One of Iraq’s most influential clerics called on Friday for the government to resign as the death toll rose to 93 in the violent national protests against official corruption that have now entered their fifth day.
Moqtada al-Sadr, a populist political leader who has a huge following on the Iraqi street, said new elections should be held soon.
"Respect the blood of Iraq through the resignation of the government and prepare for early elections overseen by international monitors," a statement from his office said.
Nearly 4,000 people have been injured since the protests against chronic unemployment, poor public services and widespread corruption erupted in the capital on Tuesday, the Iraq parliament’s human rights commission said.
It was not immediately clear whether the latest deaths were from Friday’s huge protests or fresh demonstrations on Saturday.
The authorities have imposed a virtual blackout of the internet and confirmation of protest casualties in the provinces has trickled in slowly.
Prime Minister Adel Abdul Mahdi called for calm as more than 190 people were wounded in the capital on Friday, but protesters scorned his promises of political reform.
Sadr’s intervention appeared likely to encourage them to continue their uprising until the government backs down.
On the streets of Baghdad, police appeared to be targeting individual protesters. Reuters reporters saw one fall to the ground after being shot in the head. He was pronounced dead in hospital.
Elsewhere, a Reuters television crew saw a man critically wounded by a gunshot to the neck after snipers on rooftops opened fire at a crowd. Sporadic shooting could be heard in Baghdad into the late evening.
Police shot dead three people trying to storm the provincial government headquarters in the southern city of Diwaniya, police and medics said.
The violence is the worst since Iraq put down an insurgency by Islamic State two years ago. The protests arose in the south, heartland of the Shi’ite majority, but quickly spread, with no formal leadership.
"It is sorrowful that there have been so many deaths, casualties and destruction," Iraq’s most influential cleric, Grand Ayatollah Ali al-Sistani, said in a letter read out by his representative during a sermon.
"The government and political sides have not answered the demands of the people to fight corruption or achieved anything on the ground," said Sistani, who stays out of day-to-day politics but whose word is law for Iraq’s Shi’ites. "Parliament holds the biggest responsibility for what is happening."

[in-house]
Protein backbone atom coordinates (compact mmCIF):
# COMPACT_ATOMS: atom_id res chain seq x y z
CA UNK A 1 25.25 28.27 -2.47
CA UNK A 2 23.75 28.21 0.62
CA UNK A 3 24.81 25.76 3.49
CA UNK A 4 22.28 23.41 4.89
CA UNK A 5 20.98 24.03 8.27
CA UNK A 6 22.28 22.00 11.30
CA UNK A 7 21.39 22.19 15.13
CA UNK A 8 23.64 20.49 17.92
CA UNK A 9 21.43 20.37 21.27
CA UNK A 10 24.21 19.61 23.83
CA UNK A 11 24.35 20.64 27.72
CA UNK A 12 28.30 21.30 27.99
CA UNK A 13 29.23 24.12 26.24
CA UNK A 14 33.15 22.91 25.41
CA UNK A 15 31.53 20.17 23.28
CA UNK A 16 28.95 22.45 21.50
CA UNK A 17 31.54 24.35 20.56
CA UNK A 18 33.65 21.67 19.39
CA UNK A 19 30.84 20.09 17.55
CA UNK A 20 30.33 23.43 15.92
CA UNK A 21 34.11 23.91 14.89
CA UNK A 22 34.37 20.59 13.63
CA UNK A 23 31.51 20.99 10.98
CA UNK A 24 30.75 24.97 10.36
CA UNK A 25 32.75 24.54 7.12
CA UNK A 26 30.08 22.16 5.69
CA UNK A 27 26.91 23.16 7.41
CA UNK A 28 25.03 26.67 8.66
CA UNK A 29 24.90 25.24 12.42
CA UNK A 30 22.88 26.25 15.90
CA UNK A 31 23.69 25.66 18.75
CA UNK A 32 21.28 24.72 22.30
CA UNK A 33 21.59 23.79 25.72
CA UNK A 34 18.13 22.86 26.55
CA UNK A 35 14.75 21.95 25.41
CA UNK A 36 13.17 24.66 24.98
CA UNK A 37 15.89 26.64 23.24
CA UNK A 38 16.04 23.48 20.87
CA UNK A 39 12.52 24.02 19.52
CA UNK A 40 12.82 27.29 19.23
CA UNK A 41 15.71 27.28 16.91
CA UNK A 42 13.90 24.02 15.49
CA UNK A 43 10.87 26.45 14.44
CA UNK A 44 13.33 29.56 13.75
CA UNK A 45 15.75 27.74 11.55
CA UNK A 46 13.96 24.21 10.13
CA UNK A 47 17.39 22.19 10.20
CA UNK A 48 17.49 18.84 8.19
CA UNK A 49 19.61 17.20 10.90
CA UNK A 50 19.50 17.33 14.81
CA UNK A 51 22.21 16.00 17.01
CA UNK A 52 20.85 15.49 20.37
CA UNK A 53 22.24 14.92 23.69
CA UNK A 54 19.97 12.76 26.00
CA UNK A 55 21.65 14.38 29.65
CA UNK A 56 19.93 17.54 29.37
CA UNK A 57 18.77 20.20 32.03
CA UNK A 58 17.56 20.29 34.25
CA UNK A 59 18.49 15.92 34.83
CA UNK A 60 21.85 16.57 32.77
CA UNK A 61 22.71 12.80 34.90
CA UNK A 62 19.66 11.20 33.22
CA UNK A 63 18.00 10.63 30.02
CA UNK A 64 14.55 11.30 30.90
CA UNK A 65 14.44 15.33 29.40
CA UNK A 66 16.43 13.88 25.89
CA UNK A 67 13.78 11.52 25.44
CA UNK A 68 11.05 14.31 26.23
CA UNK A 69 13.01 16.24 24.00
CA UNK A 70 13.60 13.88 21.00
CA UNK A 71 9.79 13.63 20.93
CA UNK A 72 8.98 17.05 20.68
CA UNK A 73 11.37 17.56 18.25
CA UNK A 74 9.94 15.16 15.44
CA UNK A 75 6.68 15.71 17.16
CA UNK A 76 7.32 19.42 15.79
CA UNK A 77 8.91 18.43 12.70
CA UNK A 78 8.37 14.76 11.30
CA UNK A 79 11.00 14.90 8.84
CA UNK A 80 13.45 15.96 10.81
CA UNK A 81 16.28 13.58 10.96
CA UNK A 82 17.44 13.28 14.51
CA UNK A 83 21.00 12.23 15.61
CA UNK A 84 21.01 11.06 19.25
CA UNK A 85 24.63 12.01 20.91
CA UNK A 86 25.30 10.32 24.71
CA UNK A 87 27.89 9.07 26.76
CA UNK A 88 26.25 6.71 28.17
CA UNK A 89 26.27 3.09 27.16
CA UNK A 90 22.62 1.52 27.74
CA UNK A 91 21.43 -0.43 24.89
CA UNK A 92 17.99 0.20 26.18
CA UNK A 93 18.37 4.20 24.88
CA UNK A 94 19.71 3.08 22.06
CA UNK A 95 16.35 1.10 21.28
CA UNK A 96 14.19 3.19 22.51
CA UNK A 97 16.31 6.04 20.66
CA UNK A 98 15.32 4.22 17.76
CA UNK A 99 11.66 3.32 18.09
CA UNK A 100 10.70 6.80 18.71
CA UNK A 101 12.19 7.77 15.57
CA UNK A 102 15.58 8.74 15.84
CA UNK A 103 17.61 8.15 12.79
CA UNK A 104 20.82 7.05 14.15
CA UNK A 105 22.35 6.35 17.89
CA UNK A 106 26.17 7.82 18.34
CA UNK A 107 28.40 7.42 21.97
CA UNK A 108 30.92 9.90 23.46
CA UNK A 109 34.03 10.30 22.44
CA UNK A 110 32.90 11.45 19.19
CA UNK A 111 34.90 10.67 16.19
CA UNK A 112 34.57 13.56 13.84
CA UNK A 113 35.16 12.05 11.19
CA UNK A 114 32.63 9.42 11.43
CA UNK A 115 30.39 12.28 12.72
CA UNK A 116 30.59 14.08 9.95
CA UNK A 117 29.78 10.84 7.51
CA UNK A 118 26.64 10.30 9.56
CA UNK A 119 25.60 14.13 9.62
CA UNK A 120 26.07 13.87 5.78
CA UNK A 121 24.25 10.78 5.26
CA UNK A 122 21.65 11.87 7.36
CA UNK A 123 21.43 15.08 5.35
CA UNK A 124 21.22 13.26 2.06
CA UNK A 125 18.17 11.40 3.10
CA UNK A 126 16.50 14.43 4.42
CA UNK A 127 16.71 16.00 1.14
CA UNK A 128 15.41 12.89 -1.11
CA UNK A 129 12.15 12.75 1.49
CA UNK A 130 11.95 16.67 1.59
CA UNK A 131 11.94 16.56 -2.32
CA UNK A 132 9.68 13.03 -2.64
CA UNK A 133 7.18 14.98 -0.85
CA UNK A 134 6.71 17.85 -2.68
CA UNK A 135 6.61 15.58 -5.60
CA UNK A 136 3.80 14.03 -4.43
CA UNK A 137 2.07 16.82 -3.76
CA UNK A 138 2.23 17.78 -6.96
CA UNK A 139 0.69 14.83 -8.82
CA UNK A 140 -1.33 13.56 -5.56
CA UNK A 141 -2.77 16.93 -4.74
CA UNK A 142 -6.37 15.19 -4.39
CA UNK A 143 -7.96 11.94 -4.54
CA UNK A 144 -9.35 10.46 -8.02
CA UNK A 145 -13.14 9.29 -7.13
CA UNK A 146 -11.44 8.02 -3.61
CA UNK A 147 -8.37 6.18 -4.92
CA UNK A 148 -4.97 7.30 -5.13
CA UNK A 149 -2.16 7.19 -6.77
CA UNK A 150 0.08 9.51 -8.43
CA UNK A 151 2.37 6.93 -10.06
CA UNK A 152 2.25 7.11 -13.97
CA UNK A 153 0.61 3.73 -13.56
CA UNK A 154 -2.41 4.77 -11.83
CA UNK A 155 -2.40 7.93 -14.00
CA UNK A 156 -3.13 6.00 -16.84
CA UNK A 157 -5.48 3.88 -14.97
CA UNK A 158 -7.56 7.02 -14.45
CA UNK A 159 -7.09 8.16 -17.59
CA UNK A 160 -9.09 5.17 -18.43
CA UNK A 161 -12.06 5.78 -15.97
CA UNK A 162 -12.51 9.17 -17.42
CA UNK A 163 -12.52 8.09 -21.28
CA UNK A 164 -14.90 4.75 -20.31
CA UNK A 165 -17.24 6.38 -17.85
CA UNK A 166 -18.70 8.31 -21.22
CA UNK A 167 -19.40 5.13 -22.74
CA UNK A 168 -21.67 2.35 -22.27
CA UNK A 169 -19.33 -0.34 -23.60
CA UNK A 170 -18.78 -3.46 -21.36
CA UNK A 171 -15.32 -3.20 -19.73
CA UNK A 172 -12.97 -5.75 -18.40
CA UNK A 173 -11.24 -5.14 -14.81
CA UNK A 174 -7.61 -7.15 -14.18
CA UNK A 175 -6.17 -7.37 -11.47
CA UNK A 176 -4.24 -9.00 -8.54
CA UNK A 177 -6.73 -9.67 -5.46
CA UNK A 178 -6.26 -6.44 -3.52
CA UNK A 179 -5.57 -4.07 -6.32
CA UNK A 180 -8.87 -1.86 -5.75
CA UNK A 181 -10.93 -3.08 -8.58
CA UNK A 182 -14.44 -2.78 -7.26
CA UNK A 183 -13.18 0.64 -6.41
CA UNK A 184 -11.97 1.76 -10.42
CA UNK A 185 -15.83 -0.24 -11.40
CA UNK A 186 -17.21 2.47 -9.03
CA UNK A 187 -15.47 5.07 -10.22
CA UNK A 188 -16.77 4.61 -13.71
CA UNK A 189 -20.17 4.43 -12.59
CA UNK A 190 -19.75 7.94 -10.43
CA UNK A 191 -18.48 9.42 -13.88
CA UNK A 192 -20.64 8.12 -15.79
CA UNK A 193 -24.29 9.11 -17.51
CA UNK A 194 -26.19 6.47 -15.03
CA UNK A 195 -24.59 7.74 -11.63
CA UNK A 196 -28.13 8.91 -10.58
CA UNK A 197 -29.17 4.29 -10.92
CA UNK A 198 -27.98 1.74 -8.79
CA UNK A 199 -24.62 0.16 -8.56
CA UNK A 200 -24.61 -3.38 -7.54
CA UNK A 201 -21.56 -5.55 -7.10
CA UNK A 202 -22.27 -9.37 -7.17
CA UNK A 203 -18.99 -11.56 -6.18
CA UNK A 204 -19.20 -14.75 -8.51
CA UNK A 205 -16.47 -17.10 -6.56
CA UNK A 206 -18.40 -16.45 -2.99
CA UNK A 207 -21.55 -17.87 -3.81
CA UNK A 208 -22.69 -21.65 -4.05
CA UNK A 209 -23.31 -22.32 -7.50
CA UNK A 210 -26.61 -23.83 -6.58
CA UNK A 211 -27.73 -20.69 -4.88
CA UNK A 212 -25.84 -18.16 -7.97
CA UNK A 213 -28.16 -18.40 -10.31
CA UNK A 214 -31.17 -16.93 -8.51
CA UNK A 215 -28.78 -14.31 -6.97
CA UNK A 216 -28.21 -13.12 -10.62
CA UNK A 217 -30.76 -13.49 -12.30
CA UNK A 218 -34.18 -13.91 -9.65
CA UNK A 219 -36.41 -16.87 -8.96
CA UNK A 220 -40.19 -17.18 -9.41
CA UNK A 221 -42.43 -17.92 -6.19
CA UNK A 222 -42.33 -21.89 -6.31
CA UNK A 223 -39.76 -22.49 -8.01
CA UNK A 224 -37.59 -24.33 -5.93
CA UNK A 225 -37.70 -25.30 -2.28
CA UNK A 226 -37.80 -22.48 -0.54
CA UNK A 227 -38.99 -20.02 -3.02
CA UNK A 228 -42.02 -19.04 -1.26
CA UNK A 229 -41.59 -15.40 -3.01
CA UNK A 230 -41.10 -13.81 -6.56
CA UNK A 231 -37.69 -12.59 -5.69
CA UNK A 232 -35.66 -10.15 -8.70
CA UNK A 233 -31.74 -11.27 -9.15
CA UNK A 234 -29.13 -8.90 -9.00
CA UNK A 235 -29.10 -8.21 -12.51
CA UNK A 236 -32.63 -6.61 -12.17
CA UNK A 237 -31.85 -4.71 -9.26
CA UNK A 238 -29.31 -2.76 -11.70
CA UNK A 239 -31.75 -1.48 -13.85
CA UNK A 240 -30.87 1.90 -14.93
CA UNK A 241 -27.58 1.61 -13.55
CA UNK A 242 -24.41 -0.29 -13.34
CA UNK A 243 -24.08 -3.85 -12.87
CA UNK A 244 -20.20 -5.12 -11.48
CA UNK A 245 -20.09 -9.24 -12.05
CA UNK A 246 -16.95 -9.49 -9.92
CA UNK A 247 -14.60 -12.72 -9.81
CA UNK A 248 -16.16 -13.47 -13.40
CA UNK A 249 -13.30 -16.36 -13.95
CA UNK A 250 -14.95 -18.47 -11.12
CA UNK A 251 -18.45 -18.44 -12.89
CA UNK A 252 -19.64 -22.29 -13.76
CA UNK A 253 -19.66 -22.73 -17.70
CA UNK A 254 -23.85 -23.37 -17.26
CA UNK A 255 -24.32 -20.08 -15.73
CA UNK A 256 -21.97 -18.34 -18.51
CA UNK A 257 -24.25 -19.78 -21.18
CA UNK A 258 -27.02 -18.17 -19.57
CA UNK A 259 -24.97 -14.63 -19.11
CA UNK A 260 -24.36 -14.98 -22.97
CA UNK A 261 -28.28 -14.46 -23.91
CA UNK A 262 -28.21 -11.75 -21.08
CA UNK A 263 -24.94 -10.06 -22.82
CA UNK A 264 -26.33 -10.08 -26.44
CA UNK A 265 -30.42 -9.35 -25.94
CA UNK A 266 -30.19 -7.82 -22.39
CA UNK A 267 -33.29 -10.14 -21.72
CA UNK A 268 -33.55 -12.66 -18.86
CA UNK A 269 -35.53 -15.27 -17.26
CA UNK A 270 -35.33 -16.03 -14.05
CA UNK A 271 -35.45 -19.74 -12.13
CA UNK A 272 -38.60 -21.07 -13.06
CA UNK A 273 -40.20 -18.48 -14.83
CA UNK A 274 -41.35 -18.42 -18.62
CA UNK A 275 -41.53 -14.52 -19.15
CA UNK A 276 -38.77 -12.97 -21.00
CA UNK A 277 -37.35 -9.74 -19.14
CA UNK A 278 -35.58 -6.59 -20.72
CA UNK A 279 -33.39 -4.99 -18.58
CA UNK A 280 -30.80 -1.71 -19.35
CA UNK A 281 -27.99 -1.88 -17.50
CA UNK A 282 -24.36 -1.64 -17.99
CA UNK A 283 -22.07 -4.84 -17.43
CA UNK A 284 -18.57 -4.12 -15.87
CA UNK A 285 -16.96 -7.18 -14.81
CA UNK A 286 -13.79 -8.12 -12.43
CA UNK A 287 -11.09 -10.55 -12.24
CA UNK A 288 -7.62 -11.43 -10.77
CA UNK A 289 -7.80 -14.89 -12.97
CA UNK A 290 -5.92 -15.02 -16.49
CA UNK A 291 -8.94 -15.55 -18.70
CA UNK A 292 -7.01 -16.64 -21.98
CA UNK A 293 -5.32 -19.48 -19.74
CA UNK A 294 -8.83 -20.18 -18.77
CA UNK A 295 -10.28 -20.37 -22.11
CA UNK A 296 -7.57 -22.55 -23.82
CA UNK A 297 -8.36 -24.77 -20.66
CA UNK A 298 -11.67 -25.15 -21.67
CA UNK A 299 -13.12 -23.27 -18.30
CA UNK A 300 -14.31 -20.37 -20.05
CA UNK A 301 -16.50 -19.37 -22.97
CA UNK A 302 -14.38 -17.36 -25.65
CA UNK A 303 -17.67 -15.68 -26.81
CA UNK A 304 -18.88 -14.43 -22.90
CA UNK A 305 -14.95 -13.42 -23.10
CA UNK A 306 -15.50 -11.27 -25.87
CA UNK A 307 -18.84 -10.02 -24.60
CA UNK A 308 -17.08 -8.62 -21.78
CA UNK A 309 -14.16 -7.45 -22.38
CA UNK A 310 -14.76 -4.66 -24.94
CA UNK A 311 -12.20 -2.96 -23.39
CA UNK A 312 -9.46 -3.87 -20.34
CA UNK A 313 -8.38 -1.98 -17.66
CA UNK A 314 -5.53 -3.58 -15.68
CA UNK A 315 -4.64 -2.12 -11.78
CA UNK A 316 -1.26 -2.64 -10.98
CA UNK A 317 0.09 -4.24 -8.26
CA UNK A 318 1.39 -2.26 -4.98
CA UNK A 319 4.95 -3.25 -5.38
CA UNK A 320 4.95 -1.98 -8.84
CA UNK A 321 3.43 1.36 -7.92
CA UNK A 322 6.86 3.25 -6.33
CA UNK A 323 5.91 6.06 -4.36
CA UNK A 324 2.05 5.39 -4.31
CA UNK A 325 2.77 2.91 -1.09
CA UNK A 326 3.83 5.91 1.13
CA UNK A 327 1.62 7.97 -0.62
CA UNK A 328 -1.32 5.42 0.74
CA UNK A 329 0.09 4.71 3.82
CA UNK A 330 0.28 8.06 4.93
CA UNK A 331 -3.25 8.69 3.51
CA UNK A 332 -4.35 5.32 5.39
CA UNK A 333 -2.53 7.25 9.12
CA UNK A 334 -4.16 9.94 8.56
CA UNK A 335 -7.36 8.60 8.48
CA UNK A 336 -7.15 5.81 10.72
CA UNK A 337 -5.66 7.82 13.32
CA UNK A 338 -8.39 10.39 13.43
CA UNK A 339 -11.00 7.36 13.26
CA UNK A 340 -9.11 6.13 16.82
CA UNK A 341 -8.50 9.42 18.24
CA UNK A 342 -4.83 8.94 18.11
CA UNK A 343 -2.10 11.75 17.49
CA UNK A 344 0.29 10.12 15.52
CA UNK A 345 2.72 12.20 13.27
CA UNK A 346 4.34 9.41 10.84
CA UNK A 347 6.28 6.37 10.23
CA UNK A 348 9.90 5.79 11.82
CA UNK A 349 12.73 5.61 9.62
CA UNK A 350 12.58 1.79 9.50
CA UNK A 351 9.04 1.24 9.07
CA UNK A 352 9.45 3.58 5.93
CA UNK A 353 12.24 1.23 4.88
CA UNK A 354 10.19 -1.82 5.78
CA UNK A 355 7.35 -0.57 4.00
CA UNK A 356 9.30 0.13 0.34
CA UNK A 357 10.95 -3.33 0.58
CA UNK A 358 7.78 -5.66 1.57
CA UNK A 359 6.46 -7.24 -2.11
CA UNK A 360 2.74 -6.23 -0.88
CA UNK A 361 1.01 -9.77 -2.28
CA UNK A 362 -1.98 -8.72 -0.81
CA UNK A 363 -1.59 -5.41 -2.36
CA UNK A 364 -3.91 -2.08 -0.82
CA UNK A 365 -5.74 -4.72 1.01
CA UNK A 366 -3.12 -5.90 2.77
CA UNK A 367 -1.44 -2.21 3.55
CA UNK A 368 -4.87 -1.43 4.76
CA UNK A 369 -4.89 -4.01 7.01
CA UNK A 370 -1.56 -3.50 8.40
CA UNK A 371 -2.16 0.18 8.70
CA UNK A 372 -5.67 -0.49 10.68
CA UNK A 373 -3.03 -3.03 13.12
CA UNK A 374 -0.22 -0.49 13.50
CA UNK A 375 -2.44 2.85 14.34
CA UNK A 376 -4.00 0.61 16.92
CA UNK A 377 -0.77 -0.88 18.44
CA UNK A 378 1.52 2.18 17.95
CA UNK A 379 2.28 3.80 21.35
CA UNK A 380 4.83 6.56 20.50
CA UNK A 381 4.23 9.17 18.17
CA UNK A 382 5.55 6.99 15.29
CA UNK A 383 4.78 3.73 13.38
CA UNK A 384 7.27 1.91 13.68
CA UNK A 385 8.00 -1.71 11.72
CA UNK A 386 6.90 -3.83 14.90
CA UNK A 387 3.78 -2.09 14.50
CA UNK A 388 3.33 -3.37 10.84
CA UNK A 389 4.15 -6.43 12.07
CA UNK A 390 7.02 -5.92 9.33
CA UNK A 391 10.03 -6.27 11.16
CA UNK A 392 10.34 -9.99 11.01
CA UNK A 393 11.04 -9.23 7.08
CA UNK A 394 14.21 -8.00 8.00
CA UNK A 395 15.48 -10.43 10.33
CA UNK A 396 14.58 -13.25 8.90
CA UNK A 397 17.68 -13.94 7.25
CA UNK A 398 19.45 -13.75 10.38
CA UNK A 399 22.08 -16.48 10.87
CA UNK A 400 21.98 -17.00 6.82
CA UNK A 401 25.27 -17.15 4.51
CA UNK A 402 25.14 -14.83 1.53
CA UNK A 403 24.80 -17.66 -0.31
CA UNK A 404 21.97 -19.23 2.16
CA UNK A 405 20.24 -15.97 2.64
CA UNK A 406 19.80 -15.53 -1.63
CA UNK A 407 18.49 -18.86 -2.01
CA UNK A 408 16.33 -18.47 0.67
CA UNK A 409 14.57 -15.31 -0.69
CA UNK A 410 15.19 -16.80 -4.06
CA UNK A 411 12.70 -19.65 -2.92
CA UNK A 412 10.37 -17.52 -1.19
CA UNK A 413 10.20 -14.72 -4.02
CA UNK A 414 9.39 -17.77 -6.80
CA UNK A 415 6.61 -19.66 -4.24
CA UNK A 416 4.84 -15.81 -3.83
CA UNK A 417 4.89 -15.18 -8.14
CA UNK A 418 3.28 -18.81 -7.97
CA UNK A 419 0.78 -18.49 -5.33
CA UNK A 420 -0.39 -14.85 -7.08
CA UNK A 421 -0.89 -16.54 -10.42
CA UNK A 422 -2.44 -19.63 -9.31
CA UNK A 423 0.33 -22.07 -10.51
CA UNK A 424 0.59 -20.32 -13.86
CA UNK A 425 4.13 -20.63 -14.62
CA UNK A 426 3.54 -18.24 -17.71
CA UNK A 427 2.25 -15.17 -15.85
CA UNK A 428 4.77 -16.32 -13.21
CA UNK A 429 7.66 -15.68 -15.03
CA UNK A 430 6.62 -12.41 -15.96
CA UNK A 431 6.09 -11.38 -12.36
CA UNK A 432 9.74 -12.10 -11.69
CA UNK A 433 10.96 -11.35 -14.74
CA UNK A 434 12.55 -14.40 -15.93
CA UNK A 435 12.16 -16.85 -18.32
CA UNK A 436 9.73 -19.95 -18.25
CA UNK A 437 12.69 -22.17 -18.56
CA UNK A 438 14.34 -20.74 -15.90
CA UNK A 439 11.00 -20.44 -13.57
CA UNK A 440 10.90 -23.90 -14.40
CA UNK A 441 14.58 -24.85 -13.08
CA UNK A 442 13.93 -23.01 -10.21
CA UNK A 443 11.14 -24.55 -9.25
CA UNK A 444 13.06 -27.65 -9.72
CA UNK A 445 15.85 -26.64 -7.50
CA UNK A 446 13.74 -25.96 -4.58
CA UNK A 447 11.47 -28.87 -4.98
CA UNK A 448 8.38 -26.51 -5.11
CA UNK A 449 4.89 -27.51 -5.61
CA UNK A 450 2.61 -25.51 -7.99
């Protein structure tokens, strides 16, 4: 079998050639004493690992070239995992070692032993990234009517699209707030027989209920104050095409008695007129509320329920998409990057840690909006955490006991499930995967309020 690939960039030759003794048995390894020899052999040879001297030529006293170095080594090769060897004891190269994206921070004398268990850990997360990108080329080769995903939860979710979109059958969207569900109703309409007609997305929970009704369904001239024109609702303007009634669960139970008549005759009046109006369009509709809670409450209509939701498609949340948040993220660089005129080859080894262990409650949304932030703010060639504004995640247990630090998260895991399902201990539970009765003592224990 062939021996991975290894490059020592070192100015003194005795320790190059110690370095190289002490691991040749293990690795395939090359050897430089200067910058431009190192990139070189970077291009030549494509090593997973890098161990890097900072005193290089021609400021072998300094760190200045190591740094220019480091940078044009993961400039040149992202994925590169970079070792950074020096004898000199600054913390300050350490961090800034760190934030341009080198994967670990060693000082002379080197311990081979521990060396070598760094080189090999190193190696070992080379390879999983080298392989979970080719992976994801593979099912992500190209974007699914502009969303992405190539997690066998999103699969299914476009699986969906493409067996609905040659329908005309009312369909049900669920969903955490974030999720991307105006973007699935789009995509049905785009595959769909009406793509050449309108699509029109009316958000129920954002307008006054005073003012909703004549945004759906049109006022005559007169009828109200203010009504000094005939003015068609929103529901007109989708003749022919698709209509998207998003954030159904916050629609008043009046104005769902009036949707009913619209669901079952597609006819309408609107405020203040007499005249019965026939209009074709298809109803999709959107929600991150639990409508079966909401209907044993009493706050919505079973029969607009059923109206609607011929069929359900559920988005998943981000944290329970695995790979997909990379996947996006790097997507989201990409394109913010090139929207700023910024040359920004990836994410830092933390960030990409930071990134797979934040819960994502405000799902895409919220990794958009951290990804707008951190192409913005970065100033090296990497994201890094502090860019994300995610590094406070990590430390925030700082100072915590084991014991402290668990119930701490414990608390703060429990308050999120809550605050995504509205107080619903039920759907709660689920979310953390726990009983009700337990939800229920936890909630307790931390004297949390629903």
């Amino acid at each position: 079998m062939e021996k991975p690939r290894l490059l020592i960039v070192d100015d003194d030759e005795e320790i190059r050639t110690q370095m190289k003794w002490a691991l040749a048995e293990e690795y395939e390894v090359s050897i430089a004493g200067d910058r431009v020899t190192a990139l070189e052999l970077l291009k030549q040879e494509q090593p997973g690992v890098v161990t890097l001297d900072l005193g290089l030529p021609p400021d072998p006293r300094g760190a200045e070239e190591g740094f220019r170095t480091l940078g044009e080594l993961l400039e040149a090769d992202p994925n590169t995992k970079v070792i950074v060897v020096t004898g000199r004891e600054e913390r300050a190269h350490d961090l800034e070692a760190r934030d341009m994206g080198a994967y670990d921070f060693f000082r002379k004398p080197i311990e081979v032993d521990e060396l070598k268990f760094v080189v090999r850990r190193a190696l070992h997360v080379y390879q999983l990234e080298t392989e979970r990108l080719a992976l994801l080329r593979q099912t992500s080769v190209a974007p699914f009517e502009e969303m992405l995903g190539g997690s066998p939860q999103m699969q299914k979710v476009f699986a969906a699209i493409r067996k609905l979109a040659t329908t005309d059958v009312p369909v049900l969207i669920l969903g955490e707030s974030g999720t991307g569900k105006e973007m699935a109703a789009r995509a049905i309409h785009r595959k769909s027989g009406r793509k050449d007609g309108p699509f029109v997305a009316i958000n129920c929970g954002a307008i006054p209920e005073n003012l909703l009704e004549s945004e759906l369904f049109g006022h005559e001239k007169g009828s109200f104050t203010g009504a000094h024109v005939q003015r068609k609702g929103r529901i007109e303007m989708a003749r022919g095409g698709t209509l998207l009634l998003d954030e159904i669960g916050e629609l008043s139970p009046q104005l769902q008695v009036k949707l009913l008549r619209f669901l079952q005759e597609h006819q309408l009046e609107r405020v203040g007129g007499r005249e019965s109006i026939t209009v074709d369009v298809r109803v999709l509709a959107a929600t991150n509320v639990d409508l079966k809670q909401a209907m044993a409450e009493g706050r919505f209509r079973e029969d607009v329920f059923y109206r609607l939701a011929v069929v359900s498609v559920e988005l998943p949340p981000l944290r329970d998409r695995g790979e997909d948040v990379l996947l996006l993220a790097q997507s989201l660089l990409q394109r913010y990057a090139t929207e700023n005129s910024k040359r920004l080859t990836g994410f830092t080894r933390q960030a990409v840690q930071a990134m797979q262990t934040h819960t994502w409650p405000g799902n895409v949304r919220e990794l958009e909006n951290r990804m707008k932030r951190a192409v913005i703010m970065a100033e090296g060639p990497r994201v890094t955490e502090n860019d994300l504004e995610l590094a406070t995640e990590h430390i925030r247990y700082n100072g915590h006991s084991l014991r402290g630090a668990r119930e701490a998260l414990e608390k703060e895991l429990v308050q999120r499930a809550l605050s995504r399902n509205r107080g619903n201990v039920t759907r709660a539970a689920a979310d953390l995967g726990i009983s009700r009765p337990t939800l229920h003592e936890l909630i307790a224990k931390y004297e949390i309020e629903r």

Sadr, who leads the largest opposition bloc in parliament, ordered his lawmakers to suspend participation in the legislature until the government introduces a programme that would serve all Iraqis.
Parliament is to convene Saturday to discuss protesters’ demands. A curfew was lifted at 5am local time (7am UK time) on Saturday morning, two days after imposing the measure in an attempt to quell the protests.
Security remains heavily deployed but streets and main squares are now open to traffic. Municipal workers were on Saturday morning clearing the streets of the bullets and debris left behind by the latest confrontations.
The speaker of Iraq’s parliament has called the protests a "revolution" against corruption but urged calm and proposed reforms such as better state housing support for poor people and ensuring Iraqi graduates are included on lucrative foreign projects for energy sector development.
Many government officials and lawmakers are widely accused of siphoning off public money, unfairly awarding contracts in state institutions and other forms of corruption.
The violence is an unprecedented test for Adel Abdul Mahdi, a mild-mannered veteran politician who came to power last year as a compromise candidate backed by powerful Shi’ite groups that have dominated Iraq since the downfall of Saddam Hussein in 2003.
In his overnight address, Abdul Mahdi pledged reforms but said there was no "magic solution" to Iraq’s problems. He insisted politicians were aware of the suffering of the masses: "We do not live in ivory towers – we walk among you in the streets of Baghdad," he said.
A young man in a crowd fleeing sniper shots at a central Baghdad square was scornful. "The promises by Adel Abdul Mahdi are to fool the people, and today they are firing live gunshots at us," he said.
"Today this was a peaceful protest. They set up these barricades, and the sniper is sitting right there since last night."
The unrest occurs on the eve of Arbaeen, a Shi’ite pilgrimage which in recent years has drawn 20 million worshippers, trekking for days on foot across southern Iraq in the world’s biggest annual gathering, 10 times the size of the Mecca Hajj.
Some pilgrims were already taking to the roads on Friday, although in smaller numbers than in recent years. Iran has closed one of the border crossings used by millions of pilgrims. Qatar has told its citizens to stay away.
A senior Iranian cleric blamed the unrest on the United States and Israel, saying they aimed to thwart the pilgrimage.
The protests could grow if they receive formal backing from Sadr, who has long denounced corruption and the political elite. Parliament was set to hold a session dedicated to finding a solution, but Sadr’s faction was staying away.
Sadr has not called on his followers to join the protests, but his faction has expressed sympathy with their aims. One senior Sadrist politician, Awad Awadi, described the protests to Reuters as "a revolution of hunger".